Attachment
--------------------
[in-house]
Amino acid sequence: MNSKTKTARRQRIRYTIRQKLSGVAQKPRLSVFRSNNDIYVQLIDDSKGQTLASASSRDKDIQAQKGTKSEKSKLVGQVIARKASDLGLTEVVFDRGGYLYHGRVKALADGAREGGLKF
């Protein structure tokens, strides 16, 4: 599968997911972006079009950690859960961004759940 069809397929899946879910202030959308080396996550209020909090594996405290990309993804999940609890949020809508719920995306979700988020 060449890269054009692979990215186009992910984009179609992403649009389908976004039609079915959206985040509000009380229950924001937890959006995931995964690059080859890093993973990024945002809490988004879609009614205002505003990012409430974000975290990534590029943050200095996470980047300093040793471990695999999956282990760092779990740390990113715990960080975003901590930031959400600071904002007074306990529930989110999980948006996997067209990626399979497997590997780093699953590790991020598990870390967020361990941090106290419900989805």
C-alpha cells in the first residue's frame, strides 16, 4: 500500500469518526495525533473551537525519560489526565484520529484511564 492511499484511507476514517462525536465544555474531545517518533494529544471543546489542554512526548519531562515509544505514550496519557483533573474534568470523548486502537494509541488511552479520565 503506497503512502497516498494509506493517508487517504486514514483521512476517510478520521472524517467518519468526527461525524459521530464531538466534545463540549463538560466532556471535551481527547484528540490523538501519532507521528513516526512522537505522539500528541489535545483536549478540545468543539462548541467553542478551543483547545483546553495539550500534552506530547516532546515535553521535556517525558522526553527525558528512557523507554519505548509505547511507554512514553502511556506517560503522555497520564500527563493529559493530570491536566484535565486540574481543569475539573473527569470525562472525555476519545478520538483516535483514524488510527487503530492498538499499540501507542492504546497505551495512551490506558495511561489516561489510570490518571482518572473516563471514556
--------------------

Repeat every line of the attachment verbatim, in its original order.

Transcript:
[in-house]
Amino acid sequence: MNSKTKTARRQRIRYTIRQKLSGVAQKPRLSVFRSNNDIYVQLIDDSKGQTLASASSRDKDIQAQKGTKSEKSKLVGQVIARKASDLGLTEVVFDRGGYLYHGRVKALADGAREGGLKF
């Protein structure tokens, strides 16, 4: 599968997911972006079009950690859960961004759940 069809397929899946879910202030959308080396996550209020909090594996405290990309993804999940609890949020809508719920995306979700988020 060449890269054009692979990215186009992910984009179609992403649009389908976004039609079915959206985040509000009380229950924001937890959006995931995964690059080859890093993973990024945002809490988004879609009614205002505003990012409430974000975290990534590029943050200095996470980047300093040793471990695999999956282990760092779990740390990113715990960080975003901590930031959400600071904002007074306990529930989110999980948006996997067209990626399979497997590997780093699953590790991020598990870390967020361990941090106290419900989805």
C-alpha cells in the first residue's frame, strides 16, 4: 500500500469518526495525533473551537525519560489526565484520529484511564 492511499484511507476514517462525536465544555474531545517518533494529544471543546489542554512526548519531562515509544505514550496519557483533573474534568470523548486502537494509541488511552479520565 503506497503512502497516498494509506493517508487517504486514514483521512476517510478520521472524517467518519468526527461525524459521530464531538466534545463540549463538560466532556471535551481527547484528540490523538501519532507521528513516526512522537505522539500528541489535545483536549478540545468543539462548541467553542478551543483547545483546553495539550500534552506530547516532546515535553521535556517525558522526553527525558528512557523507554519505548509505547511507554512514553502511556506517560503522555497520564500527563493529559493530570491536566484535565486540574481543569475539573473527569470525562472525555476519545478520538483516535483514524488510527487503530492498538499499540501507542492504546497505551495512551490506558495511561489516561489510570490518571482518572473516563471514556